Aside from the question of who owns the physical Darger works, there remains a separate question as to whether Kiyoko Lerner owns the copyrights to Darger’s art. In the United States, copyright ownership does not transfer with the ownership of the physical object. Furthermore, under federal law, a transfer of copyright ownership is not valid, other than by operation of law, unless an instrument of conveyance, a note, or a memorandum of the transfer is in writing and signed by the owner of the rights conveyed or such owner’s duly authorized agent. The plaintiffs contend that Lerner is not the valid copyright owner of Darger’s artwork. The law is on the side of the plaintiffs, in this case: since Darger did not transfer the ownership of the copyrights to his artworks to the Lerners, and since the Lerners are not kin to Darger, Kiyoko Lerner likely has no claim to the copyrights of the Darger artworks. 

If not Kiyoko Lerner, Who Owns the Darger Copyrights?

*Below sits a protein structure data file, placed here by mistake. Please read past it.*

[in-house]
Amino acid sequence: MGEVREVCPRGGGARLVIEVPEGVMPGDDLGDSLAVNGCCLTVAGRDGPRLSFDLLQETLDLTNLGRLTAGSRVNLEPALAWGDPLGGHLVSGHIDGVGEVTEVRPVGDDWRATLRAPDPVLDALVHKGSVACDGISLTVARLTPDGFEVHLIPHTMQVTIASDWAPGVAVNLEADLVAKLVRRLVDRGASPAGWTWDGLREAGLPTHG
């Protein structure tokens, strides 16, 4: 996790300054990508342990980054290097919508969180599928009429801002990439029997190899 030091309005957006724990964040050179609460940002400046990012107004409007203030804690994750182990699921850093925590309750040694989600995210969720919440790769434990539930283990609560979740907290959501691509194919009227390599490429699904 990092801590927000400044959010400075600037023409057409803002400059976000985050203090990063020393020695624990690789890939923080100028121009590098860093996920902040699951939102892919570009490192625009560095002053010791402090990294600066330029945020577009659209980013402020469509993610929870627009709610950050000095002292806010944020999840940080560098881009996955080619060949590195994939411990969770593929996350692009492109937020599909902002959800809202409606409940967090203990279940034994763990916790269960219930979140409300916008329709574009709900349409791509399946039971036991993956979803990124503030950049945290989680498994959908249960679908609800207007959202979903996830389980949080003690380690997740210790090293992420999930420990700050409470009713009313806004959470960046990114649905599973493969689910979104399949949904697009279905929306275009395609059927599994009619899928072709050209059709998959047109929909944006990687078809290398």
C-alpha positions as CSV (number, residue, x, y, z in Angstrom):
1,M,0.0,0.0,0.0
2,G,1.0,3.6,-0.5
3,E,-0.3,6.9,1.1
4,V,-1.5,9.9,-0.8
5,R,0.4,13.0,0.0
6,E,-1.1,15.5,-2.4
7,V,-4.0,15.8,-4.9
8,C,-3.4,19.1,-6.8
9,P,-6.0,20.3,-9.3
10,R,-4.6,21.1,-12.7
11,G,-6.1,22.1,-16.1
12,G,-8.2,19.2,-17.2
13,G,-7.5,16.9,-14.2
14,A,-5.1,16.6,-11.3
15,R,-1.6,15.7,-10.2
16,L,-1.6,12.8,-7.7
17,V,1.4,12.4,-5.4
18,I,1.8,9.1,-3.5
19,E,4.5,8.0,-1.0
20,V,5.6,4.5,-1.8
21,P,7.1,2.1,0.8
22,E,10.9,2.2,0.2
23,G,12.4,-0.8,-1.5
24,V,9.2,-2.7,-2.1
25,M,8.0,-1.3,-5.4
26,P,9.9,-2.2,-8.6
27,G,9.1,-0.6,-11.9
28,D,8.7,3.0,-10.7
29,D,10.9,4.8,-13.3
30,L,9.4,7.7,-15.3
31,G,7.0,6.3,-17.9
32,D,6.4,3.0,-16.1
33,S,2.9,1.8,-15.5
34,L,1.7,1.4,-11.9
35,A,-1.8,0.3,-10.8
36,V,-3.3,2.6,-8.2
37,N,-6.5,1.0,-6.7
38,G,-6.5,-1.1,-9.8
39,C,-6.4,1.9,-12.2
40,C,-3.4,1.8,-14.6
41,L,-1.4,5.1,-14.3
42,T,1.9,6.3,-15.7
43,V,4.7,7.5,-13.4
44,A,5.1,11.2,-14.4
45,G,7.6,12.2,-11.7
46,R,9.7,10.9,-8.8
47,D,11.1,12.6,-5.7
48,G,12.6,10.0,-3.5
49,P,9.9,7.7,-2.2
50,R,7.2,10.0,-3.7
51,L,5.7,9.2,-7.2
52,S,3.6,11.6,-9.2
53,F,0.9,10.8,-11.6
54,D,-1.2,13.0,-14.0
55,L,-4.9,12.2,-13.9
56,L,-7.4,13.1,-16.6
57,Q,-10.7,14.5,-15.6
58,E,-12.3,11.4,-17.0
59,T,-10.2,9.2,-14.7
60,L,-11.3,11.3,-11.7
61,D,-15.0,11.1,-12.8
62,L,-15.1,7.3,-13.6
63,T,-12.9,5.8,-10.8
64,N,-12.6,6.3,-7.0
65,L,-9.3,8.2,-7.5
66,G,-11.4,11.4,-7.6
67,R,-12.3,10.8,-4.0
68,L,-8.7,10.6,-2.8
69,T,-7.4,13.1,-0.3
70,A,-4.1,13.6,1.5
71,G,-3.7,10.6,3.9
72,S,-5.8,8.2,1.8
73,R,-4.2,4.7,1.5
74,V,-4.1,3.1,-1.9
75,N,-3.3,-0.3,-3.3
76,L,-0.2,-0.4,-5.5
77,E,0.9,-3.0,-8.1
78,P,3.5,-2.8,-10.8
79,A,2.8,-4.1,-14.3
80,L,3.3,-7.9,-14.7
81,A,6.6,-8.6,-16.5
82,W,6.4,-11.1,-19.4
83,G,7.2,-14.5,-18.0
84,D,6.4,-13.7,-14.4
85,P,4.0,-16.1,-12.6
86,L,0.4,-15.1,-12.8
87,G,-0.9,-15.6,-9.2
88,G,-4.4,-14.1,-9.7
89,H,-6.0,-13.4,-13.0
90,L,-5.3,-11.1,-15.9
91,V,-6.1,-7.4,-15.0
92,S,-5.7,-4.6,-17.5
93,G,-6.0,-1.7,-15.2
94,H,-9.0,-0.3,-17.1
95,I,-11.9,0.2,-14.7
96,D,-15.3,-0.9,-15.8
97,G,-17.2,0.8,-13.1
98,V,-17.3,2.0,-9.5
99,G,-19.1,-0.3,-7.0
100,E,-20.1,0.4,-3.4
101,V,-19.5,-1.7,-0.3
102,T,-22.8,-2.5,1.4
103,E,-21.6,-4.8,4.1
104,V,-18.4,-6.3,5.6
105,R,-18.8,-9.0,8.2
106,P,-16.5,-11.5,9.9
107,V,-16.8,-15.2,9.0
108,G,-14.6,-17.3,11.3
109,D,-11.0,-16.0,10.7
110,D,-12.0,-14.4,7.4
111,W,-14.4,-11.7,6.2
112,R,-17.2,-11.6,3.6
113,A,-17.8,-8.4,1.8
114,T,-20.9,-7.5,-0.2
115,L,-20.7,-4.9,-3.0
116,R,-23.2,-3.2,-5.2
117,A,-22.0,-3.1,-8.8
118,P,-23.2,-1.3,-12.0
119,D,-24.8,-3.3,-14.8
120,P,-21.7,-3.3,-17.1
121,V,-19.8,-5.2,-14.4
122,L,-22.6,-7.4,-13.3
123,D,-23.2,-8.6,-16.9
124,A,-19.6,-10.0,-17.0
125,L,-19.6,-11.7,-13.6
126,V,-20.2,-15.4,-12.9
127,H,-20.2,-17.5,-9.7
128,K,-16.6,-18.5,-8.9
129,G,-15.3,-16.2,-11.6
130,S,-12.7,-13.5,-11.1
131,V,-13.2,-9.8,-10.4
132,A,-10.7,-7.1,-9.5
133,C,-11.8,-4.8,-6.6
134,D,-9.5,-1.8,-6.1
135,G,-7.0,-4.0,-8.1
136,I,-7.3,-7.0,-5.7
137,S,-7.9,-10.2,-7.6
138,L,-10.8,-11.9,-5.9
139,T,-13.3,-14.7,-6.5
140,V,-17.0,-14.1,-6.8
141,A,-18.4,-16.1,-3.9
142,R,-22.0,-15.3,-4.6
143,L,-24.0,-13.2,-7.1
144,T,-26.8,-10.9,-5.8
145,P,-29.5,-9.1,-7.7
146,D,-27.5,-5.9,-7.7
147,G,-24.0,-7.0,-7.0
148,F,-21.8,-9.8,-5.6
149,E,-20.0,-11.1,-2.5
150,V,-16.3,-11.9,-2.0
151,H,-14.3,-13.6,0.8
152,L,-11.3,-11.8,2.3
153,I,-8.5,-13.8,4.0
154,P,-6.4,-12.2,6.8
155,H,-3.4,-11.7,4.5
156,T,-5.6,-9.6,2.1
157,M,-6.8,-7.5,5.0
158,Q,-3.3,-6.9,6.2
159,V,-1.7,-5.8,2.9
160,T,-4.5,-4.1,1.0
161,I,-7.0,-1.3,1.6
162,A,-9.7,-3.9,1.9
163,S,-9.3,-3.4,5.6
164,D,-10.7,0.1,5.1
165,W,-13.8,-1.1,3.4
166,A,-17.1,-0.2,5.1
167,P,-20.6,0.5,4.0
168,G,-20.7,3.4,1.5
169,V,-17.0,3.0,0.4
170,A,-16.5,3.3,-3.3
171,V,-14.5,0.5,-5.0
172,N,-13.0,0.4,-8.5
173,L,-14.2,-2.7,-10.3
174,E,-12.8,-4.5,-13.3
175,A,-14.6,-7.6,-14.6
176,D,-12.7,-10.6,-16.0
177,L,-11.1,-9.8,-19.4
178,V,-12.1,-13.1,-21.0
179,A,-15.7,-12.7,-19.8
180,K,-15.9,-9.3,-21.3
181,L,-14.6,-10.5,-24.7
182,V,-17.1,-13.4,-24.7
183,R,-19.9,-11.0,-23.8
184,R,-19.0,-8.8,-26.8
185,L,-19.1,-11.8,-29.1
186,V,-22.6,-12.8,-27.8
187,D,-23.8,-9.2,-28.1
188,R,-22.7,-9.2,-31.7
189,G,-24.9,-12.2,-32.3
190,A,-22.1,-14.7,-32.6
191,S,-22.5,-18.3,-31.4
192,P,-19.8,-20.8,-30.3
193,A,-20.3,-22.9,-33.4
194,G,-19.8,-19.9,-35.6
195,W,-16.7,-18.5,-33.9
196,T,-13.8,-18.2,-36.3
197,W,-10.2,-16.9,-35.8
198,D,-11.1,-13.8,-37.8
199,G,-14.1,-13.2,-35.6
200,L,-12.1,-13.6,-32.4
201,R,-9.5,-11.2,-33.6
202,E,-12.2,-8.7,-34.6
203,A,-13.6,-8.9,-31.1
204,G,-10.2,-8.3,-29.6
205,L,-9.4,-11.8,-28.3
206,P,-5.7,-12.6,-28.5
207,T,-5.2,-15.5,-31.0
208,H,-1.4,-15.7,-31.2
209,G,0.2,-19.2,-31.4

While he was alive, Darger, as the creator of his artworks, owned the copyrights to the Darger works. The copyrights to any work exist for 70 years after the death of the creator and may be inherited by the creator’s heirs. Because Darger died intestate, Illinois state statutes determine who lawfully inherited his work upon his death. By 755 ILCS 5/2-1, since Darger died without a spouse, living parents, siblings, or children, the estate goes to the descendants of any kindred to Darger. 

It appears that Christen Sadowski, the plaintiff who was named supervised administrator of the Darger estate this past May, is one of these descendants. According to court papers, upon being granted this role, Sadowski was authorized to take possession of the physical Darger artworks and their associated copyrights. The plaintiffs seek relief in actual damages, the actual amount of which, they have specified, they want to be determined at trial.